The cost of higher education is rising every year leaving many students in debt before they begin their first job. First-generation students, like me, enter college without learning how to balance a budget, manage finances, and save money. Looking back, I made a lot of poor financial decisions that added to the amount of debt I accumulated after college. Some of the financial mistakes I wish I didn’t make in college include:
I had two cars during my college years (one was totaled in an accident). I needed a car but I didn’t need to get an expensive and gas guzzler car. My car also came with additional expenses I didn’t expect like car insurance, registration, gas, and parking.
Other things I bought that I now regretted include a TV, an organ, and a bunch of random items that I don’t even remember getting. When first moved to Hawaii for college, I brought two luggages and one box. When I graduated, I had 10+ boxes of random stuff not including all the appliances I accumulated such as a TV and mini-fridge. Part of the reason why I spent so much is that I didn’t have a limited budget compared to when I was in high school. This led me to become a bit of a shopaholic. This habit stopped after a few years and I rarely buy on impulse anymore but all these expenses have definitely added to my debt today.
Went to school out-of-state
I had to worry about living expenses, health insurance, housing, and transportation especially during the summer. I would’ve saved thousands of dollars in housing and tuition staying at a college close to home but I wanted to live somewhere else. Unfortunately, I did not think about how much money I needed to stay here until I actually got here. Thinking back on this, I wish I attended community college for my first two years than transferred to the university since classes were smaller and tuition was lower.
Changed my major multiple times
It is ok to be undecided for a semester or two while you are trying to figure out what you want as a career. After all, college is about figuring out who you are. However, there comes a point when you are spending too much time and money deciding your major and future career. I changed my major at least 4 times in college. There were a lot of courses that I spent a lot of time and money on because I was pursuing various fields I thought I was interested in. Fortunately for me, I had a great academic advisor. She made sure I was completing the other general education requirements while I was exploring my options so that I still graduated in four years.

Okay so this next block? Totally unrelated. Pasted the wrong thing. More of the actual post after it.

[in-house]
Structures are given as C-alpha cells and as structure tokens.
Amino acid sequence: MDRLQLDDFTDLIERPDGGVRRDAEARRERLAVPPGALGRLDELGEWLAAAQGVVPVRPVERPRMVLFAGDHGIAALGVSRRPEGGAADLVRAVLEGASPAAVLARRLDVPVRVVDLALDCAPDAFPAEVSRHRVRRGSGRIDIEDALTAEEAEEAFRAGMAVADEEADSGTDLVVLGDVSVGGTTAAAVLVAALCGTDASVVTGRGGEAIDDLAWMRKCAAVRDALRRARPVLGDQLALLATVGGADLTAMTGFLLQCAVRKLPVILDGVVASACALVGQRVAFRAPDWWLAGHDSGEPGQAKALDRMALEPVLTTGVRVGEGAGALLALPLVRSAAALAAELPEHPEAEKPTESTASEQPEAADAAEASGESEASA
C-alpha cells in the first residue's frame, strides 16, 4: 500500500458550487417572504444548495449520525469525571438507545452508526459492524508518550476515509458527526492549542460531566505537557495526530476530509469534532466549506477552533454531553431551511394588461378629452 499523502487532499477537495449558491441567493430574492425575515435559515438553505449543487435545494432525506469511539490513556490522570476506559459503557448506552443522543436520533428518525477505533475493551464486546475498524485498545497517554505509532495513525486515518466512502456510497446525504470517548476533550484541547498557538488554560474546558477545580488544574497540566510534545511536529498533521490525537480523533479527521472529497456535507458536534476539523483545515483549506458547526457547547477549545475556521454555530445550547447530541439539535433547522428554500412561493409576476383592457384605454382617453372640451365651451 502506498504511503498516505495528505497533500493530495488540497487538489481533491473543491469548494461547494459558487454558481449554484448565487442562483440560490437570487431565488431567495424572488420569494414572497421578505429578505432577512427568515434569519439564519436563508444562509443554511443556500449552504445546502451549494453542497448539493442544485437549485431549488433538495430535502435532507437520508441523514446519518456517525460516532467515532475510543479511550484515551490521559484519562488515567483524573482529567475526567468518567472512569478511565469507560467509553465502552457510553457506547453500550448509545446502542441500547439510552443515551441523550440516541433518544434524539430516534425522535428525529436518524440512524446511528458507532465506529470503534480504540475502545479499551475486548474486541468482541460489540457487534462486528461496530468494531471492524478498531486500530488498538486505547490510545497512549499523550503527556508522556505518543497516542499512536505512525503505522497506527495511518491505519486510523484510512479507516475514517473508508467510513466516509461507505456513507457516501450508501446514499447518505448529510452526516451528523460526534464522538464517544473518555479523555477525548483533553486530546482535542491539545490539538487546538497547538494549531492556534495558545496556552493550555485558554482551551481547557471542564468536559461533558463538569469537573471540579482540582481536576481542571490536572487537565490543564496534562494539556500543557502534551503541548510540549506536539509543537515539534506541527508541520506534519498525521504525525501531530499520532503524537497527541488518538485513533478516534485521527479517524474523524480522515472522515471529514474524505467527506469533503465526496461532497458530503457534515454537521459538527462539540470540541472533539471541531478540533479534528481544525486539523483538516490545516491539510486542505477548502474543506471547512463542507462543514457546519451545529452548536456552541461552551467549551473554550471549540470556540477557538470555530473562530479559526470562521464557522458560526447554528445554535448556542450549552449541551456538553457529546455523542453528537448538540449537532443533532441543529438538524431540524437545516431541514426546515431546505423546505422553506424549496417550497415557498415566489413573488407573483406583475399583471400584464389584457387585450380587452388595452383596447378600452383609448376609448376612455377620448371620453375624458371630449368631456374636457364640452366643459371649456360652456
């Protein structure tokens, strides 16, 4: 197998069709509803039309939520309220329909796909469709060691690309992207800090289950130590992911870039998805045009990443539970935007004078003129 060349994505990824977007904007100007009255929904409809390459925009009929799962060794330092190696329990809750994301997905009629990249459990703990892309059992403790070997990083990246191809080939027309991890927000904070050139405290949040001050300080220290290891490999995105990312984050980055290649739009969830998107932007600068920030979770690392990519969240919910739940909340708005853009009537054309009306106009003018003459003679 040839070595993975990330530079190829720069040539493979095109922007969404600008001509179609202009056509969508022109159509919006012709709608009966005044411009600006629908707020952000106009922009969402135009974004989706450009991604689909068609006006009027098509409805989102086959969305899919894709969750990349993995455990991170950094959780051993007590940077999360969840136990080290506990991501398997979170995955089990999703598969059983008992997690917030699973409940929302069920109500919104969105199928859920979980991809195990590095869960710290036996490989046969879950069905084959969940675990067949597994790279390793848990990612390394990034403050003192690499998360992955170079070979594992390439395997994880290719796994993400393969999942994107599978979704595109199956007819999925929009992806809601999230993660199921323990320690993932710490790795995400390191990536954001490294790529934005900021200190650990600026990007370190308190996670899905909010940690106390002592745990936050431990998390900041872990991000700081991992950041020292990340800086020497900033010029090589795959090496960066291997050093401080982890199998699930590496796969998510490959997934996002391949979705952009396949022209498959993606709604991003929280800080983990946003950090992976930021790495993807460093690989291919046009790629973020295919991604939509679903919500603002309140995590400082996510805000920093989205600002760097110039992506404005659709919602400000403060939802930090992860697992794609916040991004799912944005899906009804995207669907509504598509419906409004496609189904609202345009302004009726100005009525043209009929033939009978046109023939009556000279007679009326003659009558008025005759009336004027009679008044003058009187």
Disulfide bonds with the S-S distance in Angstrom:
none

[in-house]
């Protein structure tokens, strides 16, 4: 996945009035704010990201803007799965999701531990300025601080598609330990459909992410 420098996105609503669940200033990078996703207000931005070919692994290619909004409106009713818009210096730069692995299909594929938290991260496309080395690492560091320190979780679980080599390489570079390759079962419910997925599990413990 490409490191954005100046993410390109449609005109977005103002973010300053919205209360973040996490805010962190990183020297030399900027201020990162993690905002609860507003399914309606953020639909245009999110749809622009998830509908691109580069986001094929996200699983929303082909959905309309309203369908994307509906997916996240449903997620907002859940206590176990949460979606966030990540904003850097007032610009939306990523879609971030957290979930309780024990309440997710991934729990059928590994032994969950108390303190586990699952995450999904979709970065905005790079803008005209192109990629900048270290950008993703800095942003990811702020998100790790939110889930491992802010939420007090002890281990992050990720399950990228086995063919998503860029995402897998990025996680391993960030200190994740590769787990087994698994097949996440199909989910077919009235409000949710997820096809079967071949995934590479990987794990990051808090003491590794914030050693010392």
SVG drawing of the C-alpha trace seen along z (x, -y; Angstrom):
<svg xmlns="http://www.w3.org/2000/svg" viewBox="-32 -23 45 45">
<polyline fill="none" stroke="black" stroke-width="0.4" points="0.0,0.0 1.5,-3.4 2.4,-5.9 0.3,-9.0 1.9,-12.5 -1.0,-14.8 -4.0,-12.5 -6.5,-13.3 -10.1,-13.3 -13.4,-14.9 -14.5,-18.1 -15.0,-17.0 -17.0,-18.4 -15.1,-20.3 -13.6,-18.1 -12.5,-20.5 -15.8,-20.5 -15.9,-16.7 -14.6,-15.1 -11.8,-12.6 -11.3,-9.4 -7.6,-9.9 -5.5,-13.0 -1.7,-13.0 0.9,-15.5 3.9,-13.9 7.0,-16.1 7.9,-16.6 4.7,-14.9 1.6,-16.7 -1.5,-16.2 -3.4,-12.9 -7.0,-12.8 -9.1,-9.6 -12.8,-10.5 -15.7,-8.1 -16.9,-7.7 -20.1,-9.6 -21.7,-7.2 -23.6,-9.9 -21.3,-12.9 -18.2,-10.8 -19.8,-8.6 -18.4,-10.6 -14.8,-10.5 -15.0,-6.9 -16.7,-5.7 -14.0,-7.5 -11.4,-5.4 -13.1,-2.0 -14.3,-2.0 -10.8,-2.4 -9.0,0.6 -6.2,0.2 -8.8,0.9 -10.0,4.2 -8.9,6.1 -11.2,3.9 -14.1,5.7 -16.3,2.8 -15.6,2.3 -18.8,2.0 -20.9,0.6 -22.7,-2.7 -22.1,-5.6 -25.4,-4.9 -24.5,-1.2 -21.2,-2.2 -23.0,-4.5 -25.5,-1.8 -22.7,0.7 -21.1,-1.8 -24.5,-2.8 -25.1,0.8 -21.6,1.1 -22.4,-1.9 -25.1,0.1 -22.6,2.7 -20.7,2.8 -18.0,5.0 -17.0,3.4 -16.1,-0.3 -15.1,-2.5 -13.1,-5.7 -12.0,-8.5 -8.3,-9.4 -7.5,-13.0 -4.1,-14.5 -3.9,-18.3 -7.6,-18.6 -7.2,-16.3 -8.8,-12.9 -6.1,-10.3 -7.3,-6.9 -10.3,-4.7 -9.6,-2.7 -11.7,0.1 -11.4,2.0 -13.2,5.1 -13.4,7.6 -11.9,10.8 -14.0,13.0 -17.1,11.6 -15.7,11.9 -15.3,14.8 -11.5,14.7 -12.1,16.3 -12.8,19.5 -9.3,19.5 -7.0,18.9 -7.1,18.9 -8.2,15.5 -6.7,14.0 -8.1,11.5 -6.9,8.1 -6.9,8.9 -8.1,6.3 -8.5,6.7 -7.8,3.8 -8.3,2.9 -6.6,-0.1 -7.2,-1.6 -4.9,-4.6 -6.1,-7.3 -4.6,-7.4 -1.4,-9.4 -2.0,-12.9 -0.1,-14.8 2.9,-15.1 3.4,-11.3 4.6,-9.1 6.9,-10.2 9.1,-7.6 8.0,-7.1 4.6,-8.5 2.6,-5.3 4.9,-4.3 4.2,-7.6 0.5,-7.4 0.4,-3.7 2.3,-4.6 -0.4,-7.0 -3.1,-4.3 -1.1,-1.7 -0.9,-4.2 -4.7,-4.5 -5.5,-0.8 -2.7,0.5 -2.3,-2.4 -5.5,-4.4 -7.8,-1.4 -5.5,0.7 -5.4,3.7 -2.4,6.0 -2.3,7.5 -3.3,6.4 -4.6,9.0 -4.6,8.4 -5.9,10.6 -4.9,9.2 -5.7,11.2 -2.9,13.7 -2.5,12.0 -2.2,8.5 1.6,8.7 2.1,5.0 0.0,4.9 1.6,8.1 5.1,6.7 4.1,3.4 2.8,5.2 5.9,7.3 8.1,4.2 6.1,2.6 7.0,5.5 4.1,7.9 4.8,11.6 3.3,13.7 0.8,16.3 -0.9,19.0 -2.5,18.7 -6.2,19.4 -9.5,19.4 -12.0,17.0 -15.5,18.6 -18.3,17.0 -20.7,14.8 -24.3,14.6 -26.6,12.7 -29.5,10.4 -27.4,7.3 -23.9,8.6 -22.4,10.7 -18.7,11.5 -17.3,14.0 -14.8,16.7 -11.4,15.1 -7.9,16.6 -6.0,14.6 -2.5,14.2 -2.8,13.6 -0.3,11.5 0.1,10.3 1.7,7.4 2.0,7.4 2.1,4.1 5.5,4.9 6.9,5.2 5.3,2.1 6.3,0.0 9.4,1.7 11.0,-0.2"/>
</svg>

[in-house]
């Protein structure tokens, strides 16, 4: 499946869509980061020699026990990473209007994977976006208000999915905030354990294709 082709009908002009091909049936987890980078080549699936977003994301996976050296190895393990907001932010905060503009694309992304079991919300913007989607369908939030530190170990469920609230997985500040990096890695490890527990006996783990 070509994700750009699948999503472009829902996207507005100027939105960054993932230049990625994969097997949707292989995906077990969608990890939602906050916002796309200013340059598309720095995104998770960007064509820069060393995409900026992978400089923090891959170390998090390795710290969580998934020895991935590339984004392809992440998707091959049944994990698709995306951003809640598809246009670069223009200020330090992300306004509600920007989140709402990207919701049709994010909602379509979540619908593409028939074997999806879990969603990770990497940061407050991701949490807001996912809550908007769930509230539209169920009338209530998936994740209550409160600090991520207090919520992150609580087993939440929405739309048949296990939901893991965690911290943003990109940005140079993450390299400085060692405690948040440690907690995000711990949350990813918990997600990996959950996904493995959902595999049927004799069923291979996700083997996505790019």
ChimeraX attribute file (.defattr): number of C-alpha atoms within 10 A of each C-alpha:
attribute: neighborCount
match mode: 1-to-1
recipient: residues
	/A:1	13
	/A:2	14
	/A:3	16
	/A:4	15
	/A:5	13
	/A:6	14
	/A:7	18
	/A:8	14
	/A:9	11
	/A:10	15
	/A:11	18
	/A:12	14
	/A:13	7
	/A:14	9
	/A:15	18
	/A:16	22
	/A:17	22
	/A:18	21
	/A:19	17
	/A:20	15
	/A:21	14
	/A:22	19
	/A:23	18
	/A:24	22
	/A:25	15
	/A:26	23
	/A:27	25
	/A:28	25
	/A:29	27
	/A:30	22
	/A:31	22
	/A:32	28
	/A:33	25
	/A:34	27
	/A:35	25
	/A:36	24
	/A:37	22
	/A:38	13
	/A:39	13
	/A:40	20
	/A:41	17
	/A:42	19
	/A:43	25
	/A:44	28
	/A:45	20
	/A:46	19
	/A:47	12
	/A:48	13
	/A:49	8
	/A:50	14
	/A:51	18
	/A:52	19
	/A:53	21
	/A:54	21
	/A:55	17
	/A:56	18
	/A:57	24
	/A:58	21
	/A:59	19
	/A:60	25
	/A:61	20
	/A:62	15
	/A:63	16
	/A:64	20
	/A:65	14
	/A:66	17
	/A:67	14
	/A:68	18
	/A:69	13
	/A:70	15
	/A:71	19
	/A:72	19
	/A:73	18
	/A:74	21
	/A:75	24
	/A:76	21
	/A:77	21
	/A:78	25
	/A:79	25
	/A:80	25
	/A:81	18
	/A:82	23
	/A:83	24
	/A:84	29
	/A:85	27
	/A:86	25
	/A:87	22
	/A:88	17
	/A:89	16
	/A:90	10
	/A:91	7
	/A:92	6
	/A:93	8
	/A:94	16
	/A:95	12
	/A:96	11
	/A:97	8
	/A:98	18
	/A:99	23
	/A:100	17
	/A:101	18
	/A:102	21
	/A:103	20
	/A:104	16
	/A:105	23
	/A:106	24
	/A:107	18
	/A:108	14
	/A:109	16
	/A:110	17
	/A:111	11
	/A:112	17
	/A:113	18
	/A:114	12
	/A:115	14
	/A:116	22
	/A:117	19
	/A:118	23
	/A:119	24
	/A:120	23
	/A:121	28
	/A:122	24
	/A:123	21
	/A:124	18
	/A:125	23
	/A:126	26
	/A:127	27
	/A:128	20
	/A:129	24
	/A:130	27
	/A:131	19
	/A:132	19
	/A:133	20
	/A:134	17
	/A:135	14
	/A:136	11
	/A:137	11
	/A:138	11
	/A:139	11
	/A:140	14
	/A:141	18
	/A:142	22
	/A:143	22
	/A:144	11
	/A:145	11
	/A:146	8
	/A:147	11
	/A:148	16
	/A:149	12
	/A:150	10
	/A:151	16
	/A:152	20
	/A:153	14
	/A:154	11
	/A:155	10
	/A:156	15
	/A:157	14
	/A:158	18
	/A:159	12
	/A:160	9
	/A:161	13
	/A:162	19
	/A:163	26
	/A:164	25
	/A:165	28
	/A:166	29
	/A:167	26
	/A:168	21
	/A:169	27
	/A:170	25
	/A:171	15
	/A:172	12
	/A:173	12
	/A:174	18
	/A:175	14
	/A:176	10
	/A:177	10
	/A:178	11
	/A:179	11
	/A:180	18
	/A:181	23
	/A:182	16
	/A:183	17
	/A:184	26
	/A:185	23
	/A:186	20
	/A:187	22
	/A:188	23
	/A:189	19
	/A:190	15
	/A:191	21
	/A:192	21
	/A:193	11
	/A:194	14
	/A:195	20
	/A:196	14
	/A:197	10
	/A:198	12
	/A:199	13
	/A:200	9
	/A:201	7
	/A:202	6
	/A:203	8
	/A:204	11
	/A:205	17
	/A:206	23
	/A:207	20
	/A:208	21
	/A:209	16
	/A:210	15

Did not take advantage of the free resources on campus
One year, I got a 24-hour Fitness gym membership even though there was free use of the gym on campus. There were workshops, tutoring, and resources I didn’t use that could’ve helped me with my grades (I hate you, organic chemistry!) that were all paid with my tuition and fees. All the academic and student support was there for me but I only used about 10% of it. I also didn’t take advantage of the career center until a month after I graduated!
Got additional debt
For the summer, I applied and received additional student loans to help me pay for summer school and housing instead of applying for scholarships or going back home. I didn’t need to stay in Hawaii but I wanted to. I also took out a credit card to help me pay for my living expenses for a summer study abroad program instead of applying for additional funding. Because of this, I actually accumulated more debt during my summer semesters than during the regular semesters! I did not do a good job of budgeting for my summer expenses.
Did not actively apply to additional scholarships while in school
I knew I needed more money but I didn’t seek out more funding during my college career. During my first few semesters, I applied to a couple of scholarships but when I didn’t get it, I just gave up. I resigned myself to applying for more loans thinking that it would be easy to pay off later. I didn’t think about how it would affect the future me.
Not taking advantage of internships or other career opportunities early on
During my four years of college, I was only concentrating on the academic and social parts of higher education. I didn’t think to start on internships or jobs related to my major until my senior year of college. I didn’t have much on my resume so I was scrambling to find things to do just for my resume. Looking back, I was actually a poor candidate for the job market especially after the 2009 recession. I knew several people who did not find jobs in their career (or didn’t find any job at all!) after 6 months – 1 year after graduation. Only through the help of the career center was I able market my skills and experiences that I got a job two months after graduation.
Despite the high cost, college is important because it significantly raises your earning potential over your lifetime compared to high school graduates. The experiences and relationships I’ve gained have also had a large impact on who I am today. However, students should be more strategic in how they spend their money and do their best avoid loans and overspending. I wish I didn’t make these financial mistakes because it’s going to stay with me and my family for years to come. Hopefully, many of you will learn from my experience so that you can graduate and achieve your dreams without debt holding you down.